Canon 80D vs Olympus E-M1 II
The Canon EOS 80D and the Olympus OM-D E-M1 Mark II are two enthusiast cameras that were officially introduced, respectively, in February 2016 and September 2016. The 80D is a DSLR, while the E-M1 II is a mirrorless interchangeable lens camera. The cameras are based on an APS-C (80D) and a Four Thirds (E-M1 II) sensor. The Canon has a resolution of 24 megapixels, whereas the Olympus provides 20.2 MP. Read on to find out how these two cameras compare with respect to their body size, their sensors, their features, their input-output connections, and their reception by expert reviewers.
|Canon 80D||Olympus E-M1 II|
|Digital single lens reflex||Mirrorless system camera|
|Canon EF mount lenses||Micro Four Thirds lenses|
|24 MP, APS-C Sensor||20.2 MP, Four Thirds Sensor|
|1080/60p Video||4K/30p Video|
|ISO 100-16000 (100-25600)||ISO 200-25600|
|Optical viewfinder||Electronic viewfinder (2360k dots)|
|3.0" LCD, 1040k dots||3.0" LCD, 1037k dots|
|Swivel touchscreen||Swivel touchscreen|
|7 shutter flaps per second||18 shutter flaps per second|
|Lens stabilization only||In-body stabilization|
|Weathersealed body||Weathersealed body|
|960 shots per battery charge||440 shots per battery charge|
|139 x 105 x 79 mm, 730 g||134 x 91 x 67 mm, 574 g|
Body comparison: Canon 80D vs Olympus E-M1 II
The physical size and weight of the Canon 80D and the Olympus E-M1 II are illustrated in the side-by-side display below. The two cameras are presented according to their relative size. Three successive views from the front, the top, and the rear are shown. All width, height and depth measures are rounded to the nearest millimeter.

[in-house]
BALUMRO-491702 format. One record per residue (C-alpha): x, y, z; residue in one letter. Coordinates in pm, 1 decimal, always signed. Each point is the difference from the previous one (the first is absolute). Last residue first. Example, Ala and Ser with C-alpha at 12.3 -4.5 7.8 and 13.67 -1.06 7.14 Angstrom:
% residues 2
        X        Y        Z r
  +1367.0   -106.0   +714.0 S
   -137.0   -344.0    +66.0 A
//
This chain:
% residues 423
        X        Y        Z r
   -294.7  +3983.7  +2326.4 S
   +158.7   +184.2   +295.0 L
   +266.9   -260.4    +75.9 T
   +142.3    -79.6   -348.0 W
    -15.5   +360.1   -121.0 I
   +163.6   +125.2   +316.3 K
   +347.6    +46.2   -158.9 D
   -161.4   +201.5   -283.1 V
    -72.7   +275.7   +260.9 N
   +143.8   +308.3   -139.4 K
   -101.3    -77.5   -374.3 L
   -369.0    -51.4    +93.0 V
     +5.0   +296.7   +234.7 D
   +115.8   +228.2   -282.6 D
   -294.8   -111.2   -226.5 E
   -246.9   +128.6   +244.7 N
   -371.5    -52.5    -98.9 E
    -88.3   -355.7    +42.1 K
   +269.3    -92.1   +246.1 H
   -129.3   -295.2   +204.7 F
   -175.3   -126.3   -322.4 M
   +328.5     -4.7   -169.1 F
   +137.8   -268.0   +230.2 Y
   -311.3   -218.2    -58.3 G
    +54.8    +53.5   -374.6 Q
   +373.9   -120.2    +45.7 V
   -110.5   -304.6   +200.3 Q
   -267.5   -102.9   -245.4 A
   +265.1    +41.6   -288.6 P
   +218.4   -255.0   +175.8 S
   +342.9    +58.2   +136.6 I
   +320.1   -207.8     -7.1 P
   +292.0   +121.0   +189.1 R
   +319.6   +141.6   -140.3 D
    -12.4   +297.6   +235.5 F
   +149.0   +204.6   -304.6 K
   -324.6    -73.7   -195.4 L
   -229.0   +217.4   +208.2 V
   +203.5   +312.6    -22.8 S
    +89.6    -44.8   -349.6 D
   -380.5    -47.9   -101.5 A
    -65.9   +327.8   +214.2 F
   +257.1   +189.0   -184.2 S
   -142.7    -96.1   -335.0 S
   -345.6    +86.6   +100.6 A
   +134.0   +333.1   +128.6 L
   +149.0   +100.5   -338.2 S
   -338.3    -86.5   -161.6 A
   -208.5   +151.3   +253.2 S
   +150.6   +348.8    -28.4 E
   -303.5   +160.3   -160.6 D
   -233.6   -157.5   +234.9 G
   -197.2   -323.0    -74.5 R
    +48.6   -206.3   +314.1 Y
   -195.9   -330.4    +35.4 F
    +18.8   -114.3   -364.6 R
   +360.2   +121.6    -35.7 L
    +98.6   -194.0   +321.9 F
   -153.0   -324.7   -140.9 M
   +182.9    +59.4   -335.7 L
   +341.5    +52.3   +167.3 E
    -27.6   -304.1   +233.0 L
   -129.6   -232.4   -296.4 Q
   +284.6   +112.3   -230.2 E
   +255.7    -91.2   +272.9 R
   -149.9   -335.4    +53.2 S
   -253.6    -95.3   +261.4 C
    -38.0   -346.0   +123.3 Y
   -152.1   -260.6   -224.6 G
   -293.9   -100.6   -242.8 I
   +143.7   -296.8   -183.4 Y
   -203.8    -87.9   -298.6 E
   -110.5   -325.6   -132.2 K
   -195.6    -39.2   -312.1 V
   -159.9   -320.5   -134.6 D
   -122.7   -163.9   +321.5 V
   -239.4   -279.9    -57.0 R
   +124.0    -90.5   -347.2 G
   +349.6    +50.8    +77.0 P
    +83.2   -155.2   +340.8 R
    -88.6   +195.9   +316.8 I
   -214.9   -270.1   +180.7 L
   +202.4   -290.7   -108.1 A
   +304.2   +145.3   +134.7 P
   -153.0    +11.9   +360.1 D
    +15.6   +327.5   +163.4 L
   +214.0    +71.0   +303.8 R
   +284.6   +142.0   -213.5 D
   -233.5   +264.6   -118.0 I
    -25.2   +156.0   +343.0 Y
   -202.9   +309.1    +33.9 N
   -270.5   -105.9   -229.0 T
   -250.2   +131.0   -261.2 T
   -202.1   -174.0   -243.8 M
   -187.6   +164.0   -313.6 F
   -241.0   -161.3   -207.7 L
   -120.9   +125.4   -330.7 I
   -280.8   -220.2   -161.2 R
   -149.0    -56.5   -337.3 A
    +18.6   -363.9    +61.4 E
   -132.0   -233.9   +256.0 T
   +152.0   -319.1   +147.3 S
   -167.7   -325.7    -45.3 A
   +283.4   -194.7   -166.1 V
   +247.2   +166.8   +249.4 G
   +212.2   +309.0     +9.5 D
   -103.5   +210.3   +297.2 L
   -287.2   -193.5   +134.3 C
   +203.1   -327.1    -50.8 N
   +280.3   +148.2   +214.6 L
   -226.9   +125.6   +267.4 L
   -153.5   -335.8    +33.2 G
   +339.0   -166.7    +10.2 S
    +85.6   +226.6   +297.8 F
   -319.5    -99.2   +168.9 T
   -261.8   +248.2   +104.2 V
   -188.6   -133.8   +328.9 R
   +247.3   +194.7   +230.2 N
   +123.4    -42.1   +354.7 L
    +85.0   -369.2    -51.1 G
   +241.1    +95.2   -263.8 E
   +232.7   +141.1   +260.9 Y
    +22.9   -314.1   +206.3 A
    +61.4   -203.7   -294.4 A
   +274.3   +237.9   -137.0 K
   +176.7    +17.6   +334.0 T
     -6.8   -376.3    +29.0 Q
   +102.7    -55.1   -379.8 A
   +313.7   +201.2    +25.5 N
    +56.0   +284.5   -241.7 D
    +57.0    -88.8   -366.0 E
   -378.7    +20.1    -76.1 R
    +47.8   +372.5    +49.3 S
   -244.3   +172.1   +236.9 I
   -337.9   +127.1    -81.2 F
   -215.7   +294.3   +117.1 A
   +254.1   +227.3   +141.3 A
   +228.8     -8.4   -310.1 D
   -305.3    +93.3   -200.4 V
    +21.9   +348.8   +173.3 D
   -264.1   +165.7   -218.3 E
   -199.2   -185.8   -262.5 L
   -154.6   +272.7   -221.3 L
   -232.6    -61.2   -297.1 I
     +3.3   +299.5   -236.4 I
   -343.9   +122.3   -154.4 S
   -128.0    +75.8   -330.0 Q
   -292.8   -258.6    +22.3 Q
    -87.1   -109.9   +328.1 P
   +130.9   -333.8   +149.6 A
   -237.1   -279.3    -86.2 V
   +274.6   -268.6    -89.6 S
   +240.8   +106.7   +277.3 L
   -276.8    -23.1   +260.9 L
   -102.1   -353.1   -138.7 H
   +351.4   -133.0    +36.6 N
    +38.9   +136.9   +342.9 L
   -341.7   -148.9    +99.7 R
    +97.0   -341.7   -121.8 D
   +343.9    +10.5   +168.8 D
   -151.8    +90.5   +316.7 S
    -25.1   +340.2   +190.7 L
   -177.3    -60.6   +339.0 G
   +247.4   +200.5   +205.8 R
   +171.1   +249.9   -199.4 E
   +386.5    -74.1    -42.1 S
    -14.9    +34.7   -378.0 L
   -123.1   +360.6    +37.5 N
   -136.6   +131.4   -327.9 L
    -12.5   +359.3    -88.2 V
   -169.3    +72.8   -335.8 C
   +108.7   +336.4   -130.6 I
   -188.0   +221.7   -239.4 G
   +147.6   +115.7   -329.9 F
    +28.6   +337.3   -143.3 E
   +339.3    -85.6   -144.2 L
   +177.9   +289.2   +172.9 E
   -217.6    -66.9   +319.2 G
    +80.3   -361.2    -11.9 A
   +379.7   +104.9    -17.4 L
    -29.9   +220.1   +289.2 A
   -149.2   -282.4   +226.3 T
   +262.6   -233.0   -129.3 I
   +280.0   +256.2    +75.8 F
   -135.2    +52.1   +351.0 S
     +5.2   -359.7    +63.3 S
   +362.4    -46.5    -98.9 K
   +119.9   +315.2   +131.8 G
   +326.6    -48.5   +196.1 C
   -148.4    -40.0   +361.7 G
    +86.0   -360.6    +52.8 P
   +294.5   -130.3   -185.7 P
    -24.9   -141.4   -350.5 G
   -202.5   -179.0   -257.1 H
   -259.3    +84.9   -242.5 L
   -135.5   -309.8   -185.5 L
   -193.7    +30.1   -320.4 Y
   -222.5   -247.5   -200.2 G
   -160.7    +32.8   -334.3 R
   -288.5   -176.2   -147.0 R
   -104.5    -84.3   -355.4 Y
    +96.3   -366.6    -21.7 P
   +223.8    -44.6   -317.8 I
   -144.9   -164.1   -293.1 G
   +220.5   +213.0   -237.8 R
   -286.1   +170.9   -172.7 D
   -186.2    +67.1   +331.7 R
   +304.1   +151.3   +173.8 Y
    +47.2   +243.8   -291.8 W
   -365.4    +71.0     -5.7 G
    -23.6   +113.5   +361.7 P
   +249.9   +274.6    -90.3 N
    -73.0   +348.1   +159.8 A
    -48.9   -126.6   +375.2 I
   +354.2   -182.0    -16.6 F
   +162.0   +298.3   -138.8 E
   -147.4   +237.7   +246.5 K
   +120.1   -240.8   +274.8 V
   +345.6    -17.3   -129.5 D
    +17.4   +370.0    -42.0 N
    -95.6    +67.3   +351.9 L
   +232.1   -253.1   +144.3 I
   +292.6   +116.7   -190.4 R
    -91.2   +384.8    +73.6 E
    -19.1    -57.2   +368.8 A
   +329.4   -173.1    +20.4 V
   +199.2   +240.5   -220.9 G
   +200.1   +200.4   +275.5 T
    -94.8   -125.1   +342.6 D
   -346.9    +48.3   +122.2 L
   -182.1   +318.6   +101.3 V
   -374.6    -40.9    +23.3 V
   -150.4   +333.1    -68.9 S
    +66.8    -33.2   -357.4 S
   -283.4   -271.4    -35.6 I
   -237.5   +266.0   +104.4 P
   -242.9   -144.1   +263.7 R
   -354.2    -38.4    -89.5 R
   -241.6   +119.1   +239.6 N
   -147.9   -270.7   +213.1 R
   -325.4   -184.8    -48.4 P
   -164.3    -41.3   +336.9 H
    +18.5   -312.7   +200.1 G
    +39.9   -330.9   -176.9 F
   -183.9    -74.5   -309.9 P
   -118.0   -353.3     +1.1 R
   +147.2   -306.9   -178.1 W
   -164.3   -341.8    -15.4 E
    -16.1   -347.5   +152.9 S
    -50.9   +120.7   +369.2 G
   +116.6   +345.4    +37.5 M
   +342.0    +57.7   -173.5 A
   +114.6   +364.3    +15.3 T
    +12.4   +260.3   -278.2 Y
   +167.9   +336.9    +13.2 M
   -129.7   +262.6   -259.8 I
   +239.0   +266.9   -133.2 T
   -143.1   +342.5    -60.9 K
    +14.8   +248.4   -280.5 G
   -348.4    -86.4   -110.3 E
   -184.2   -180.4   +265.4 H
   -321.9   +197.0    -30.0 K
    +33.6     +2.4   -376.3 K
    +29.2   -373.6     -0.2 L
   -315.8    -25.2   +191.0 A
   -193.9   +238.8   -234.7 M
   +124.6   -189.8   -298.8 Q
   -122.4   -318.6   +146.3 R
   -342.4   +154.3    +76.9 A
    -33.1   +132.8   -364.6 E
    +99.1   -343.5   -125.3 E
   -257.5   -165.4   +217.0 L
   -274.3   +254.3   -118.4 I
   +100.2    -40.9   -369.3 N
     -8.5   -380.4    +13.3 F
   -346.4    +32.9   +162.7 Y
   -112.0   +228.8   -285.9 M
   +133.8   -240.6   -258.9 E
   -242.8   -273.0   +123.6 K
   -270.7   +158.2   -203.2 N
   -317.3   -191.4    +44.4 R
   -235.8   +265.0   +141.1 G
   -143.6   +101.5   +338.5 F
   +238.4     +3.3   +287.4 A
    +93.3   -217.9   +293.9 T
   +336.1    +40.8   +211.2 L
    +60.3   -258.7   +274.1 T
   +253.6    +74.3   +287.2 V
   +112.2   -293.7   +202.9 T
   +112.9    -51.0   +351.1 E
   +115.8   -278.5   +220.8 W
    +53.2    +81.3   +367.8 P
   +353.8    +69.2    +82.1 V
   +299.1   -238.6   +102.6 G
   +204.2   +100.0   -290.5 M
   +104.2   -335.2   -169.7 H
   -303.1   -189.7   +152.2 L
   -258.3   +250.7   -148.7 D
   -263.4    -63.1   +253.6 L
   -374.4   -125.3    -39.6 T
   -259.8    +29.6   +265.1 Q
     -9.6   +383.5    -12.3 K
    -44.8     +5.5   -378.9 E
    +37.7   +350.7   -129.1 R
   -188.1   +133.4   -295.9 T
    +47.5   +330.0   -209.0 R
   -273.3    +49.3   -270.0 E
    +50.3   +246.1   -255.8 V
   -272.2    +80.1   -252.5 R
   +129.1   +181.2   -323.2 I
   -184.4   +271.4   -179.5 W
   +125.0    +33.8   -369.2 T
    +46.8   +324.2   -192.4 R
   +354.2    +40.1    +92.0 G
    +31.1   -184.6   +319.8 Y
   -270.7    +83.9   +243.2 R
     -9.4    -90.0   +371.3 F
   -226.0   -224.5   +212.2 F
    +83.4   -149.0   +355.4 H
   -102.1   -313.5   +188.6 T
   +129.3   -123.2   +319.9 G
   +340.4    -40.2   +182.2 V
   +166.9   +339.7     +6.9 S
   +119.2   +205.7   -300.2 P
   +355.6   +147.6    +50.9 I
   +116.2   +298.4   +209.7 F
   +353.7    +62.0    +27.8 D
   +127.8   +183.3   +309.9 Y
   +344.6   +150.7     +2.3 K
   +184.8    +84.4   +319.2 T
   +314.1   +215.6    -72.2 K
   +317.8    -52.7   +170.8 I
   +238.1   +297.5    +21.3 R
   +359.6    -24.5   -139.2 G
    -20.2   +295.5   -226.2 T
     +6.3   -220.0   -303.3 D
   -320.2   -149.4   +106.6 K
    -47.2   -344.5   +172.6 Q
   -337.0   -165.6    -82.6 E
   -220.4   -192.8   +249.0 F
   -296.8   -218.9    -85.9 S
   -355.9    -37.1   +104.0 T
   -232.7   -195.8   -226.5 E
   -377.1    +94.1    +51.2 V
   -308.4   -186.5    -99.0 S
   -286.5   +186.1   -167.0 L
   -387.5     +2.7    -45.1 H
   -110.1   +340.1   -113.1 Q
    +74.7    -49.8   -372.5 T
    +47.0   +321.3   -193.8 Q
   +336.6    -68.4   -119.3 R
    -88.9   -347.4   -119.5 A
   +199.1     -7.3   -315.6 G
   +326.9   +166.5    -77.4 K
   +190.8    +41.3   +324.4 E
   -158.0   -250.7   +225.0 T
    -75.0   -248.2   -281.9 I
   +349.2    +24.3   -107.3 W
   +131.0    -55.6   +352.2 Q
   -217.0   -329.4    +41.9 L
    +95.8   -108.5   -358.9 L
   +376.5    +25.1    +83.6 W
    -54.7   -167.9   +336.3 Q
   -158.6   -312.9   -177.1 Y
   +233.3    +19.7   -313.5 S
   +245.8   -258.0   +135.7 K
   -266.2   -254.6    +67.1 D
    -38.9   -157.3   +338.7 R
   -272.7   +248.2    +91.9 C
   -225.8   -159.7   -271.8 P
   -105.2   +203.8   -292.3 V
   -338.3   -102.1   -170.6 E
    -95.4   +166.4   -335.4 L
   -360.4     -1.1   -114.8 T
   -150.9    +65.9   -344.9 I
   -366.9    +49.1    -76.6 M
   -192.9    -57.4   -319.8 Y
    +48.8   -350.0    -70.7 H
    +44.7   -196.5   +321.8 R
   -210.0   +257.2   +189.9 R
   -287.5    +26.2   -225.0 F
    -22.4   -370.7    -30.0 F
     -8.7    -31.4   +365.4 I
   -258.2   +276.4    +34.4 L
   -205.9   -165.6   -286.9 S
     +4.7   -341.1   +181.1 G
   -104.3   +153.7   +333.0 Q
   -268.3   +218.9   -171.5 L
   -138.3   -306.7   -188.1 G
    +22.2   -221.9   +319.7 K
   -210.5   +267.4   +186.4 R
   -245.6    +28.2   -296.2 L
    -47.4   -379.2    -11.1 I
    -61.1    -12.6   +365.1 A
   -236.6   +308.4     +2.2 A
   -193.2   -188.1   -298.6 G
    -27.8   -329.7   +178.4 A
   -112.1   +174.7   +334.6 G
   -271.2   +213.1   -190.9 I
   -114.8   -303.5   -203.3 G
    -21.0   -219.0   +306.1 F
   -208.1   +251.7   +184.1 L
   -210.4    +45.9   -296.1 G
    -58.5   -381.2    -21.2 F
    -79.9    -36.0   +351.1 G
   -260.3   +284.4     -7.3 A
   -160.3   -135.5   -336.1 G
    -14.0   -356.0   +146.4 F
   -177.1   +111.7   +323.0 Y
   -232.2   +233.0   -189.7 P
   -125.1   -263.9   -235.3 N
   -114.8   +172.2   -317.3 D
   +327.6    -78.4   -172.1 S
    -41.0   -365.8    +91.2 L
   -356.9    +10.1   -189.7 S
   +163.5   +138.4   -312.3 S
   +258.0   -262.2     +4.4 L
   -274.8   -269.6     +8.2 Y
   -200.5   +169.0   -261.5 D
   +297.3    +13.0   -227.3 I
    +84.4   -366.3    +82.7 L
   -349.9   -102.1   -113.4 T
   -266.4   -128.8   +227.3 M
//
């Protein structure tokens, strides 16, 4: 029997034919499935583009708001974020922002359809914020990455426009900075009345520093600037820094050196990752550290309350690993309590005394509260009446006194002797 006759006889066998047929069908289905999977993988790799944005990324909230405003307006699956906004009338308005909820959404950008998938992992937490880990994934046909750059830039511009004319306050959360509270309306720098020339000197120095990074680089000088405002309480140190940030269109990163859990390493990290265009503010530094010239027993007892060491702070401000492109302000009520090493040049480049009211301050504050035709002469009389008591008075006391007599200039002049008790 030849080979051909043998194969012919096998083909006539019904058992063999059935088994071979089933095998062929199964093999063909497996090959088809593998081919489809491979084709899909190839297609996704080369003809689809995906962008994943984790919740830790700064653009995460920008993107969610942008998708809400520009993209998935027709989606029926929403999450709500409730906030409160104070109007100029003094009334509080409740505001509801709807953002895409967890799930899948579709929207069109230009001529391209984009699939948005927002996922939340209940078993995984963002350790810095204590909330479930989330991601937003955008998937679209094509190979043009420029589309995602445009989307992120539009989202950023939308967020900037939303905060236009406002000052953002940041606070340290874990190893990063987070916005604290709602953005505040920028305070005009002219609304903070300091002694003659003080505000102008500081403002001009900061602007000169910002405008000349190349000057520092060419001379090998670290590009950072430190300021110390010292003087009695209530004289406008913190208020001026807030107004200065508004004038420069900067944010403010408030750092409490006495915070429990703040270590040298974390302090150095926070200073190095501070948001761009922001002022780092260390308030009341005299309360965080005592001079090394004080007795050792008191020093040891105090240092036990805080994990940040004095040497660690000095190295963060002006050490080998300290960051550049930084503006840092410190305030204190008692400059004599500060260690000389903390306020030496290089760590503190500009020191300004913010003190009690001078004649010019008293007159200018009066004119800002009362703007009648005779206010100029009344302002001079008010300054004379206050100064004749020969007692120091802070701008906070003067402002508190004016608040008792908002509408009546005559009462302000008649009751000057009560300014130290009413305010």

If the front view area (width x height) of the cameras is taken as an aggregate measure of their size, the Olympus E-M1 II is notably smaller (16 percent) than the Canon 80D. Moreover, the E-M1 II is markedly lighter (21 percent) than the 80D. In this context, it is worth noting that both cameras are splash and dust-proof and can, hence, be used in inclement weather conditions or harsh environments.
The above size and weight comparisons are to some extent incomplete since they do not consider the interchangeable lenses that both of these cameras require. A larger imaging sensor will tend to go along with bigger and heavier lenses, although exceptions exist. You can compare the optics available for the two cameras in the Canon EF Lens Catalog (80D) and the Micro Four Thirds Lens Catalog (E-M1 II). Mirrorless cameras, such as the E-M1 II, have moreover the advantage that they can use many lenses from other systems via adapters, as they have a relatively short flange to focal plane distance.
The table below summarizes the key physical specs of the two cameras alongside a broader set of comparators. In case you want to display and compare another camera duo, just click on the right or left arrow next to the camera that you would like to inspect. Alternatively, you can also use the CAM-parator to select your camera combination among a larger number of options.
|Canon 80D»||5.5 in||4.1 in||3.1 in||25.8 oz||960||Y||Feb 2016||1,199||Canon 80D|
|Olympus E-M1 II«||5.3 in||3.6 in||2.6 in||20.2 oz||440||Y||Sep 2016||1,999||Olympus E-M1 II|
|Canon 6D Mark II« »||5.7 in||4.4 in||3.0 in||27.0 oz||1200||Y||Jun 2017||1,999||Canon 6D Mark II|
|Canon G3 X« »||4.8 in||3.0 in||4.1 in||25.9 oz||300||Y||Jun 2015||999||Canon G3 X|
|Canon T6i« »||5.2 in||4.0 in||3.1 in||19.6 oz||440||n||Feb 2015||749||-||Canon T6i|
|Canon T6s« »||5.2 in||4.0 in||3.1 in||19.9 oz||440||n||Feb 2015||849||-||Canon T6s|
|Canon 7D II« »||5.9 in||4.4 in||3.1 in||32.1 oz||670||Y||Sep 2014||1,799||Canon 7D II|
|Canon 70D« »||5.5 in||4.1 in||3.1 in||26.6 oz||920||Y||Jul 2013||1,199||-||Canon 70D|
|Canon 60D« »||5.7 in||4.2 in||3.1 in||26.6 oz||1100||Y||Aug 2010||1,399||-||Canon 60D|
|Nikon D7500« »||5.4 in||4.1 in||2.9 in||25.4 oz||950||Y||Apr 2017||1,299||Nikon D7500|
|Nikon D7200« »||5.4 in||4.2 in||3.0 in||27.0 oz||1110||Y||Mar 2015||1,199||-||Nikon D7200|
|Olympus E-M5 II« »||4.9 in||3.3 in||1.8 in||16.5 oz||310||Y||Feb 2015||1,099||Olympus E-M5 II|
|Olympus E-M1« »||5.1 in||3.7 in||2.5 in||17.5 oz||350||Y||Sep 2013||1,399||-||Olympus E-M1|
|Panasonic G9« »||5.4 in||3.8 in||3.6 in||23.2 oz||400||Y||Nov 2017||1,699||Panasonic G9|
|Panasonic GH5« »||5.5 in||3.9 in||3.4 in||25.6 oz||410||Y||Jan 2017||1,999||Panasonic GH5|
|Panasonic GX8« »||5.2 in||3.1 in||2.5 in||17.2 oz||330||Y||Jul 2015||1,199||-||Panasonic GX8|
|Sony RX10 II« »||5.1 in||3.5 in||4.0 in||28.7 oz||400||Y||Jun 2015||1,299||-||Sony RX10 II|